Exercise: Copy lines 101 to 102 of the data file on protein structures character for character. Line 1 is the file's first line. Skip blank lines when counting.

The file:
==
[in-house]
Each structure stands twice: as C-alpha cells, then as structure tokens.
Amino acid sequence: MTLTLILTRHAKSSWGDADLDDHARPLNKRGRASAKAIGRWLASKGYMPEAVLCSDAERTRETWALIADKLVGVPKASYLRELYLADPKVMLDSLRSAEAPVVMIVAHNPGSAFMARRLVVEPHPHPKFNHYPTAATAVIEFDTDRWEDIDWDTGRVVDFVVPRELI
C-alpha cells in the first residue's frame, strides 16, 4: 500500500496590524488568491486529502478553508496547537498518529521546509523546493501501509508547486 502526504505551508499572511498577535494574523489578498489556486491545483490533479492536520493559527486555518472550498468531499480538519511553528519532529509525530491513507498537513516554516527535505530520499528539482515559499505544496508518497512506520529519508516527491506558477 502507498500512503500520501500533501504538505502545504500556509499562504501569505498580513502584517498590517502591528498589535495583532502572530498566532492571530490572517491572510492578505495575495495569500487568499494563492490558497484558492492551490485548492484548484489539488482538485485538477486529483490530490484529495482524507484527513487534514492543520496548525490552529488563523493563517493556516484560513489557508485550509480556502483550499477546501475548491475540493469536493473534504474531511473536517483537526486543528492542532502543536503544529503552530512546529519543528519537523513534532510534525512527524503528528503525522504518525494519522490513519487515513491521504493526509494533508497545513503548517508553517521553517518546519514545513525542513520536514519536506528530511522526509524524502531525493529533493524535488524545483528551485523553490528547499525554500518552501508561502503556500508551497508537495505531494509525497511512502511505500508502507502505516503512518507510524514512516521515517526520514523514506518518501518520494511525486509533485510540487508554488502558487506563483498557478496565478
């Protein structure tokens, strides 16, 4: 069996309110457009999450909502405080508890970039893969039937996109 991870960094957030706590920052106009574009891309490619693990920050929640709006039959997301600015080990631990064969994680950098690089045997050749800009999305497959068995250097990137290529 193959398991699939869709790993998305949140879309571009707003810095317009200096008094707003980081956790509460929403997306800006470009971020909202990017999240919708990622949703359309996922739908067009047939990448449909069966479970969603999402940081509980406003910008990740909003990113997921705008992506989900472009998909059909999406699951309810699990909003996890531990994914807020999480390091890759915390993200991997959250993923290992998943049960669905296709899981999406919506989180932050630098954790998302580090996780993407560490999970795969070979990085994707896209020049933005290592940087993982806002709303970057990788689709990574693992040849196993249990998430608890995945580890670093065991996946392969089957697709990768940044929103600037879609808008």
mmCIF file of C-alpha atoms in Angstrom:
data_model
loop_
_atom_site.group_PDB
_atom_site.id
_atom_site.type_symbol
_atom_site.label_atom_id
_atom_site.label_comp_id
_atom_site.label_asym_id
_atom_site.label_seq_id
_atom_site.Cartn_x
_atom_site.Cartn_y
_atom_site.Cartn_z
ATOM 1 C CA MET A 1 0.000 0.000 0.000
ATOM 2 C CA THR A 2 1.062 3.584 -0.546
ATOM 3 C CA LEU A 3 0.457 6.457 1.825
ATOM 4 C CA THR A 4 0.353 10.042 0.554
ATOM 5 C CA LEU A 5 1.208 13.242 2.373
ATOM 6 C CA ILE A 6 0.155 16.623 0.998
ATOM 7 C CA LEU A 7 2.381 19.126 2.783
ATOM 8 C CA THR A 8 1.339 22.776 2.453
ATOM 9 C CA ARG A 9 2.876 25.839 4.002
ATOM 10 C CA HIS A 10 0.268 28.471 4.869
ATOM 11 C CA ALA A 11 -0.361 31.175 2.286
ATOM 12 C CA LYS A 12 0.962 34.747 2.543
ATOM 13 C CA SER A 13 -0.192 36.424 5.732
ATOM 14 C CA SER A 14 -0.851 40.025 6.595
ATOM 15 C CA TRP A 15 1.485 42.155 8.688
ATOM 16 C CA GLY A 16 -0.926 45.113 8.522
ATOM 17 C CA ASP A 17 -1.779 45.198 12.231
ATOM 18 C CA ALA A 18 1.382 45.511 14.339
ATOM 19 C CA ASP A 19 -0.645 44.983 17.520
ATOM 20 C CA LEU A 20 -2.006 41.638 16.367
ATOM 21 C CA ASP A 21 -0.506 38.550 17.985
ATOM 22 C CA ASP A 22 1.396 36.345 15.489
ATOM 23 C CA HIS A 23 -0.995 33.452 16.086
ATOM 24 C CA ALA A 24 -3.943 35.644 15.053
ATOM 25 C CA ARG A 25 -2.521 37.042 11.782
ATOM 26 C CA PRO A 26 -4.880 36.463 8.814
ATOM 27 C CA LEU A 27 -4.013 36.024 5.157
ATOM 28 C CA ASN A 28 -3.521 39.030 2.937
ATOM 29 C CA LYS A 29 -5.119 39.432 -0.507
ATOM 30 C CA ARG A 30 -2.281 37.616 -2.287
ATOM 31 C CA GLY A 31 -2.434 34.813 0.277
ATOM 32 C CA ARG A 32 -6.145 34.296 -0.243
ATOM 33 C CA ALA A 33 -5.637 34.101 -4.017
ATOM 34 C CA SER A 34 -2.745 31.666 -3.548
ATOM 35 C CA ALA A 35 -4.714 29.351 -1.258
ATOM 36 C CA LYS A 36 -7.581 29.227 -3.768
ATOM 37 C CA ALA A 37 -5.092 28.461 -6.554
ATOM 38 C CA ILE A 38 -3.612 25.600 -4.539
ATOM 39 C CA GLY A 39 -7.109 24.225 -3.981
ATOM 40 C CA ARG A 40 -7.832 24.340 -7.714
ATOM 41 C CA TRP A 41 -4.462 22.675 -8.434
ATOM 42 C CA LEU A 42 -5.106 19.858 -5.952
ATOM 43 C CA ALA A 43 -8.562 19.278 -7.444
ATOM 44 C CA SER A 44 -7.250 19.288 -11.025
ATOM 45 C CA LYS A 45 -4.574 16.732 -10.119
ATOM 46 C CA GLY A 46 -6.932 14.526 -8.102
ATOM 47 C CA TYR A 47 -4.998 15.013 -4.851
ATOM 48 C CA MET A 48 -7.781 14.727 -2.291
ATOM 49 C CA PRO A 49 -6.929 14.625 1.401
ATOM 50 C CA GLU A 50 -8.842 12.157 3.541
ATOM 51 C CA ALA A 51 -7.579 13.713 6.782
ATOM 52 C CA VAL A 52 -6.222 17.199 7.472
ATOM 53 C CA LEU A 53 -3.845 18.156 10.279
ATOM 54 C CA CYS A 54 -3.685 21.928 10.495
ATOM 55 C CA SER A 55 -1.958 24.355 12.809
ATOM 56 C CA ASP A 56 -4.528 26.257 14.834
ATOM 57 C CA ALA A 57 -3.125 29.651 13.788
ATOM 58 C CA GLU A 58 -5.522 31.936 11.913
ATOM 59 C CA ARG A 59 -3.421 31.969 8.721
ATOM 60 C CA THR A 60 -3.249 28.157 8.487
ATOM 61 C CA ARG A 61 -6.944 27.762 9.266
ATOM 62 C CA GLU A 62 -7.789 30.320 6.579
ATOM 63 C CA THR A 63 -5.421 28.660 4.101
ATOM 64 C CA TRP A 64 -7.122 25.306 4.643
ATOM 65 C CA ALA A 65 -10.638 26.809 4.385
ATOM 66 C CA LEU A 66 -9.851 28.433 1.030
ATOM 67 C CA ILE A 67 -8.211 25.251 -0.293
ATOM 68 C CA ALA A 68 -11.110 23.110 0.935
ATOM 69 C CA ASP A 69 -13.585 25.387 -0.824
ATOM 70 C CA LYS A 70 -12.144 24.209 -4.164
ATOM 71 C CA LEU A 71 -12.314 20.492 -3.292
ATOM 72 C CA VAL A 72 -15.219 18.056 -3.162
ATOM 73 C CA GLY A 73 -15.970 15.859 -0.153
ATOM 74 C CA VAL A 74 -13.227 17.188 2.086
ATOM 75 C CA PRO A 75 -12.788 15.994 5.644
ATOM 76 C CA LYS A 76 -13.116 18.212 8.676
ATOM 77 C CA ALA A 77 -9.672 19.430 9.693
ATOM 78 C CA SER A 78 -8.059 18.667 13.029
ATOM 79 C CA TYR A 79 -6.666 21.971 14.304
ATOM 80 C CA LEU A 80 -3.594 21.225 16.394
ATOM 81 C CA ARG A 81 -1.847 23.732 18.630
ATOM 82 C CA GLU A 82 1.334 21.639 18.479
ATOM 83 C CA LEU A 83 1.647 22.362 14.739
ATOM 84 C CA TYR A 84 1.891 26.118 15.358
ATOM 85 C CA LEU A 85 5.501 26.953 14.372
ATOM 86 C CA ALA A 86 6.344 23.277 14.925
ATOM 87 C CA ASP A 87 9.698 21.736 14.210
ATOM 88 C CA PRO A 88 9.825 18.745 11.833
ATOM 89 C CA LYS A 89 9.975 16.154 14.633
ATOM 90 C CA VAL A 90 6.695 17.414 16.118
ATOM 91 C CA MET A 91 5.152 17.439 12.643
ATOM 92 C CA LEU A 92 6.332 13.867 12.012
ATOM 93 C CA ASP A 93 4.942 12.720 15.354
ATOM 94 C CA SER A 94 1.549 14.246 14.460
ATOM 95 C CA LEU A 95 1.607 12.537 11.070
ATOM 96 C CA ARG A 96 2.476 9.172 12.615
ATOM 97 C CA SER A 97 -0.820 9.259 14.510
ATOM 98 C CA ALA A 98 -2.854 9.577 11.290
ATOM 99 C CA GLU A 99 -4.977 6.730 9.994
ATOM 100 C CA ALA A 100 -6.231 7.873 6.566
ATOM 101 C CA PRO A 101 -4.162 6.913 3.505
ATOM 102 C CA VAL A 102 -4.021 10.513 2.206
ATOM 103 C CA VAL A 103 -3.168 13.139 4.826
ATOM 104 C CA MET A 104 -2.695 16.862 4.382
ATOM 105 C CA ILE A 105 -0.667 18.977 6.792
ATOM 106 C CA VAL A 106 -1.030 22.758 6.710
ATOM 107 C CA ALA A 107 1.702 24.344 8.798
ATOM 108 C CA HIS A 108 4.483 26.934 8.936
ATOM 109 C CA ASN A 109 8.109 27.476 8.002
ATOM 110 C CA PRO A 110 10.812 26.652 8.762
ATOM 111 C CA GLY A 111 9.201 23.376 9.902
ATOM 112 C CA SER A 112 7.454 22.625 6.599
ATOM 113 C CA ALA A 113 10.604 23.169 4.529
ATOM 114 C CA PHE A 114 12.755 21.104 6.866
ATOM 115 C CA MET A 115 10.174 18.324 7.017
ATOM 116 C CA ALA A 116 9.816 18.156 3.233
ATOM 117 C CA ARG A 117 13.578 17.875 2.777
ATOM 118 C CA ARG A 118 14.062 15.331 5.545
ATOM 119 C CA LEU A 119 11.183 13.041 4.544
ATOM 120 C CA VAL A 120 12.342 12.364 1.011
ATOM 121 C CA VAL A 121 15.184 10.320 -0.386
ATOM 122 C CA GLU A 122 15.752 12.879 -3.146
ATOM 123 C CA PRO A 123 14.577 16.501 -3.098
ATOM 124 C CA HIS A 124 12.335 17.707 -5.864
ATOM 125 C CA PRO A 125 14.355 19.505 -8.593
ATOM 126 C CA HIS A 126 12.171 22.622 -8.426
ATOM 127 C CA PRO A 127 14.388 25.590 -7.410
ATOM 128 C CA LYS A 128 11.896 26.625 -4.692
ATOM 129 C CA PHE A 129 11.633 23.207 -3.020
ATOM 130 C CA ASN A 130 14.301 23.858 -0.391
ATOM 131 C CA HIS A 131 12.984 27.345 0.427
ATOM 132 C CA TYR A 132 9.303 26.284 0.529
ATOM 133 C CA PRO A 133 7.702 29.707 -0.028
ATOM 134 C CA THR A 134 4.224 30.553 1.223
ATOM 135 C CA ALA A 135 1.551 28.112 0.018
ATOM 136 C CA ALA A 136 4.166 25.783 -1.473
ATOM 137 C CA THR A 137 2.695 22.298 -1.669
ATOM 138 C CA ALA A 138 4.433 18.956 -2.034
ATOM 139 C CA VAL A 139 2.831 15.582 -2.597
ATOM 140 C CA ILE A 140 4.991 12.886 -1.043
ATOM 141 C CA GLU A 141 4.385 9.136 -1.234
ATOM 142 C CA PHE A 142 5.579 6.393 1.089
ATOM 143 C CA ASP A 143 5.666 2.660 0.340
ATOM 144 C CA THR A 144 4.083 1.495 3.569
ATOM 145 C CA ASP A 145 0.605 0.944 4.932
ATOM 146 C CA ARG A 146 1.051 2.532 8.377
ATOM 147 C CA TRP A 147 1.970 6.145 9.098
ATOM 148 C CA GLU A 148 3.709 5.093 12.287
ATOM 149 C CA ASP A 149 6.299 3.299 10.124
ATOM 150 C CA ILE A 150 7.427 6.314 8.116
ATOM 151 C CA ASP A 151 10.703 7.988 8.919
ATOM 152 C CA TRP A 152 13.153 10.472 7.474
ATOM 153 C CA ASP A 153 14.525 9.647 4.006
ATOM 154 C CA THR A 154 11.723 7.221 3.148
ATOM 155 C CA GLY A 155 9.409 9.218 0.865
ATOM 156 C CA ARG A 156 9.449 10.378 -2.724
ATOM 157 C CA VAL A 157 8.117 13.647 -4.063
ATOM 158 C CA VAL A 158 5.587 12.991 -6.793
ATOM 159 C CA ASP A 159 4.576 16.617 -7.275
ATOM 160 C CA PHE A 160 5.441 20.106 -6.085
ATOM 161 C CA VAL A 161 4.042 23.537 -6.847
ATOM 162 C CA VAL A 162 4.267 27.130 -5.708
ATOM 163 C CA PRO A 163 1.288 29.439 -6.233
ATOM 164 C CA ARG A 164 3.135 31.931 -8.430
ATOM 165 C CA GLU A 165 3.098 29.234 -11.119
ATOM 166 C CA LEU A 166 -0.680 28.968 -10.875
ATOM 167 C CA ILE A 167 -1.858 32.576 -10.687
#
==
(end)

ATOM 83 C CA LEU A 83 1.647 22.362 14.739
ATOM 84 C CA TYR A 84 1.891 26.118 15.358